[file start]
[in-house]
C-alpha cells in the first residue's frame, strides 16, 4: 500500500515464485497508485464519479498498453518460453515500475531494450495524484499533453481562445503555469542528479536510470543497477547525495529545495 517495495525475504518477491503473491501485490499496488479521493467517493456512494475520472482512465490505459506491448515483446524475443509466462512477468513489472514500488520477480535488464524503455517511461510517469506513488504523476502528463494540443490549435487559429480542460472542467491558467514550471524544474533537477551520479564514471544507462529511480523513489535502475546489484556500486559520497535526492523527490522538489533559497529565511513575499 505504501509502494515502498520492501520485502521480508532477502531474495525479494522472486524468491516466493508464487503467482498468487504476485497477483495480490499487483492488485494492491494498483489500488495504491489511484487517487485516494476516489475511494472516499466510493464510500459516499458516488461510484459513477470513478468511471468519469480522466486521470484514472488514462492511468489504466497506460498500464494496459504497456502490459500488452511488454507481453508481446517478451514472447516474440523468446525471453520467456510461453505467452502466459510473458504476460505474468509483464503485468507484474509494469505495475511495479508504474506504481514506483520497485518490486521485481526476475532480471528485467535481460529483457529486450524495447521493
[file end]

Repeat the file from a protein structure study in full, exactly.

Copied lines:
[in-house]
C-alpha cells in the first residue's frame, strides 16, 4: 500500500515464485497508485464519479498498453518460453515500475531494450495524484499533453481562445503555469542528479536510470543497477547525495529545495 517495495525475504518477491503473491501485490499496488479521493467517493456512494475520472482512465490505459506491448515483446524475443509466462512477468513489472514500488520477480535488464524503455517511461510517469506513488504523476502528463494540443490549435487559429480542460472542467491558467514550471524544474533537477551520479564514471544507462529511480523513489535502475546489484556500486559520497535526492523527490522538489533559497529565511513575499 505504501509502494515502498520492501520485502521480508532477502531474495525479494522472486524468491516466493508464487503467482498468487504476485497477483495480490499487483492488485494492491494498483489500488495504491489511484487517487485516494476516489475511494472516499466510493464510500459516499458516488461510484459513477470513478468511471468519469480522466486521470484514472488514462492511468489504466497506460498500464494496459504497456502490459500488452511488454507481453508481446517478451514472447516474440523468446525471453520467456510461453505467452502466459510473458504476460505474468509483464503485468507484474509494469505495475511495479508504474506504481514506483520497485518490486521485481526476475532480471528485467535481460529483457529486450524495447521493